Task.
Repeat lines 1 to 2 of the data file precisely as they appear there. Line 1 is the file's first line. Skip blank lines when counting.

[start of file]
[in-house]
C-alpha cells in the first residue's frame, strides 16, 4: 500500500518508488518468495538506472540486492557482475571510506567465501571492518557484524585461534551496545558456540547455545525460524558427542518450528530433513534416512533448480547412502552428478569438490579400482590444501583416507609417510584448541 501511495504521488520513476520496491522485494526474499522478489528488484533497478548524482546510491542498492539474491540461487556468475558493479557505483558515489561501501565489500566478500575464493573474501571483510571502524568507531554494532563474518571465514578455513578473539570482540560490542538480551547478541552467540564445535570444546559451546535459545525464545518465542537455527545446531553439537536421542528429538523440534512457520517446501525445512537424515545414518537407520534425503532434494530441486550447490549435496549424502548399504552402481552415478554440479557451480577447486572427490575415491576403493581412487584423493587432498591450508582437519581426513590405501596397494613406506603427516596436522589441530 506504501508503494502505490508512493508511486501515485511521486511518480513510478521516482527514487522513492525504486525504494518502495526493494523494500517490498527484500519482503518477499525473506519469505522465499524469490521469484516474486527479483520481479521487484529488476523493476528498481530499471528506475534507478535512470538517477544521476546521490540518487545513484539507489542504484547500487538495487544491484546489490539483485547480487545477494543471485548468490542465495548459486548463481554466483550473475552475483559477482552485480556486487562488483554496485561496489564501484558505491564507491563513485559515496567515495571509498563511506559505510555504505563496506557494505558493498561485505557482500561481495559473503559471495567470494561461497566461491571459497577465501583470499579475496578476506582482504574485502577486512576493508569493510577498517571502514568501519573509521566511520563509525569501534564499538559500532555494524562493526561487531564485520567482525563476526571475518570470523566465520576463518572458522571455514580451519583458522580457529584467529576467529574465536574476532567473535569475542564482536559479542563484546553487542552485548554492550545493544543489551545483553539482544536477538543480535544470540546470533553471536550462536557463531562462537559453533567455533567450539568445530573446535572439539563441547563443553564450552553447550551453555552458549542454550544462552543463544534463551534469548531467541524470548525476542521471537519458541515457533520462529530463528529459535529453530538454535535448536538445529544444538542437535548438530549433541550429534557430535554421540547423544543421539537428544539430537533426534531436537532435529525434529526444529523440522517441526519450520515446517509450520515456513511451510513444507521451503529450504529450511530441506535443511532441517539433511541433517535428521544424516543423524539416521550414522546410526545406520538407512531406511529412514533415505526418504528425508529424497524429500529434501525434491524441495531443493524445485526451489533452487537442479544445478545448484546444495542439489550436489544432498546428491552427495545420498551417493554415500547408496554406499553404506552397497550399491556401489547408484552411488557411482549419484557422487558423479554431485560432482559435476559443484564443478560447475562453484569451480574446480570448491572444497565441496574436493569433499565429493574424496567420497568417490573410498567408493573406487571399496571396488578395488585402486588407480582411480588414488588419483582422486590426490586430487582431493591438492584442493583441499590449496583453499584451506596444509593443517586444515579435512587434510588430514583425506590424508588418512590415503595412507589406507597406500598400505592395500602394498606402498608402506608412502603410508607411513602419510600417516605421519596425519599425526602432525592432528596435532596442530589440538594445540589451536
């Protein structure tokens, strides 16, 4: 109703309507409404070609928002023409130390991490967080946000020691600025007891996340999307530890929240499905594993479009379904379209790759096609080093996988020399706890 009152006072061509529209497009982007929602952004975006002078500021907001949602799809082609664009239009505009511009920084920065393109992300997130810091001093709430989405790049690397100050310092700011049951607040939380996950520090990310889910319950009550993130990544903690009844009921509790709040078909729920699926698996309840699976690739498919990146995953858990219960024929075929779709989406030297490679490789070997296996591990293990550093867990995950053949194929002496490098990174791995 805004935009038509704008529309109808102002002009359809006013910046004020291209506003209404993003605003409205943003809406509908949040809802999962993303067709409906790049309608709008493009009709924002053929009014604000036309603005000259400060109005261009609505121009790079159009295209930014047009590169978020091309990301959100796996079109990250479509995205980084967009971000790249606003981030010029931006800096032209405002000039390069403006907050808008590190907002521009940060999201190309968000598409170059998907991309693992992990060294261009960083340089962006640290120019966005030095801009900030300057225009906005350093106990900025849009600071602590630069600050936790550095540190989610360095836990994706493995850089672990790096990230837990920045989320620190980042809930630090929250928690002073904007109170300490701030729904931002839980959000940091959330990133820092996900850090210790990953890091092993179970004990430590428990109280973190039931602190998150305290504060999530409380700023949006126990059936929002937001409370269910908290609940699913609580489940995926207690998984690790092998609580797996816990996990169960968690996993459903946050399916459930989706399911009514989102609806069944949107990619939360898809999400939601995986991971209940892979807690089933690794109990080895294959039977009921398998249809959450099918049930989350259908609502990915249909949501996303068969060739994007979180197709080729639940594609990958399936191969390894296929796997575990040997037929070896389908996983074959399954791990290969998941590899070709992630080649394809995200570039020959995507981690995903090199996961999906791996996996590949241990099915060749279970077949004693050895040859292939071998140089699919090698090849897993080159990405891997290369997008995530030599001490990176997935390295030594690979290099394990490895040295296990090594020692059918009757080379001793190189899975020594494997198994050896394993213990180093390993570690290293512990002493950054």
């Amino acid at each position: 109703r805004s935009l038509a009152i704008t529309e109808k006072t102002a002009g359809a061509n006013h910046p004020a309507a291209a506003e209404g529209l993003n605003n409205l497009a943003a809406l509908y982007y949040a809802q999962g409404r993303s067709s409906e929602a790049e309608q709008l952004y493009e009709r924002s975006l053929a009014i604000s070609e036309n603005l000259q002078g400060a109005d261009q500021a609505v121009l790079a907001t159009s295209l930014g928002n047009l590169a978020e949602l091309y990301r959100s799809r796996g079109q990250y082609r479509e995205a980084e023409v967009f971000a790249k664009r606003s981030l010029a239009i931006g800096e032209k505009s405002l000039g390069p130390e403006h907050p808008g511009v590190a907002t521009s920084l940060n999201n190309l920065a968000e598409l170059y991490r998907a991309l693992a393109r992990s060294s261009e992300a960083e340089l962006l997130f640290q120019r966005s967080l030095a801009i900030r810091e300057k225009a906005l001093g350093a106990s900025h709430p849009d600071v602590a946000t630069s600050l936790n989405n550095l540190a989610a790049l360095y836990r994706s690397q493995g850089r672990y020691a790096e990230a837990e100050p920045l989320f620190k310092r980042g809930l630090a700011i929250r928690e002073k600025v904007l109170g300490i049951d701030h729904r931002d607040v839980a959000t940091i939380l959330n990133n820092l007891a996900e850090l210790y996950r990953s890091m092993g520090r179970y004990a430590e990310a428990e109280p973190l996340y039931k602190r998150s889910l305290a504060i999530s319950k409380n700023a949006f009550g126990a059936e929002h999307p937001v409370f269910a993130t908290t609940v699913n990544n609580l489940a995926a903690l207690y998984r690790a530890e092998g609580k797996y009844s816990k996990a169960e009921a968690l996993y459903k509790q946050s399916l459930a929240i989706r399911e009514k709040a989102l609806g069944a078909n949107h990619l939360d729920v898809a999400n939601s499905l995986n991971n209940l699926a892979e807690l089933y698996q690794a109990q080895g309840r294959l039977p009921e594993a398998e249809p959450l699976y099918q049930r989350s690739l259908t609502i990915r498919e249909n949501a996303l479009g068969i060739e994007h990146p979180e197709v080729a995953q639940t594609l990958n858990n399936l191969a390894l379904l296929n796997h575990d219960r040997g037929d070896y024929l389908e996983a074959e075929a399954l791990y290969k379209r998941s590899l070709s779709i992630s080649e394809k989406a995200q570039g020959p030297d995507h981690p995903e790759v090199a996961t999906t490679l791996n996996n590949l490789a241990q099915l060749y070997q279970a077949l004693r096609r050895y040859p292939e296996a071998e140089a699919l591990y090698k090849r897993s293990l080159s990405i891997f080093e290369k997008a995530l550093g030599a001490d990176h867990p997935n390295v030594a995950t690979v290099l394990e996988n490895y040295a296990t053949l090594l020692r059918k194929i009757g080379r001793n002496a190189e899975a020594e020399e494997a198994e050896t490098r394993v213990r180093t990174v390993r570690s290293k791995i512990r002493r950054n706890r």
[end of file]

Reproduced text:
[in-house]
C-alpha cells in the first residue's frame, strides 16, 4: 500500500518508488518468495538506472540486492557482475571510506567465501571492518557484524585461534551496545558456540547455545525460524558427542518450528530433513534416512533448480547412502552428478569438490579400482590444501583416507609417510584448541 501511495504521488520513476520496491522485494526474499522478489528488484533497478548524482546510491542498492539474491540461487556468475558493479557505483558515489561501501565489500566478500575464493573474501571483510571502524568507531554494532563474518571465514578455513578473539570482540560490542538480551547478541552467540564445535570444546559451546535459545525464545518465542537455527545446531553439537536421542528429538523440534512457520517446501525445512537424515545414518537407520534425503532434494530441486550447490549435496549424502548399504552402481552415478554440479557451480577447486572427490575415491576403493581412487584423493587432498591450508582437519581426513590405501596397494613406506603427516596436522589441530 506504501508503494502505490508512493508511486501515485511521486511518480513510478521516482527514487522513492525504486525504494518502495526493494523494500517490498527484500519482503518477499525473506519469505522465499524469490521469484516474486527479483520481479521487484529488476523493476528498481530499471528506475534507478535512470538517477544521476546521490540518487545513484539507489542504484547500487538495487544491484546489490539483485547480487545477494543471485548468490542465495548459486548463481554466483550473475552475483559477482552485480556486487562488483554496485561496489564501484558505491564507491563513485559515496567515495571509498563511506559505510555504505563496506557494505558493498561485505557482500561481495559473503559471495567470494561461497566461491571459497577465501583470499579475496578476506582482504574485502577486512576493508569493510577498517571502514568501519573509521566511520563509525569501534564499538559500532555494524562493526561487531564485520567482525563476526571475518570470523566465520576463518572458522571455514580451519583458522580457529584467529576467529574465536574476532567473535569475542564482536559479542563484546553487542552485548554492550545493544543489551545483553539482544536477538543480535544470540546470533553471536550462536557463531562462537559453533567455533567450539568445530573446535572439539563441547563443553564450552553447550551453555552458549542454550544462552543463544534463551534469548531467541524470548525476542521471537519458541515457533520462529530463528529459535529453530538454535535448536538445529544444538542437535548438530549433541550429534557430535554421540547423544543421539537428544539430537533426534531436537532435529525434529526444529523440522517441526519450520515446517509450520515456513511451510513444507521451503529450504529450511530441506535443511532441517539433511541433517535428521544424516543423524539416521550414522546410526545406520538407512531406511529412514533415505526418504528425508529424497524429500529434501525434491524441495531443493524445485526451489533452487537442479544445478545448484546444495542439489550436489544432498546428491552427495545420498551417493554415500547408496554406499553404506552397497550399491556401489547408484552411488557411482549419484557422487558423479554431485560432482559435476559443484564443478560447475562453484569451480574446480570448491572444497565441496574436493569433499565429493574424496567420497568417490573410498567408493573406487571399496571396488578395488585402486588407480582411480588414488588419483582422486590426490586430487582431493591438492584442493583441499590449496583453499584451506596444509593443517586444515579435512587434510588430514583425506590424508588418512590415503595412507589406507597406500598400505592395500602394498606402498608402506608412502603410508607411513602419510600417516605421519596425519599425526602432525592432528596435532596442530589440538594445540589451536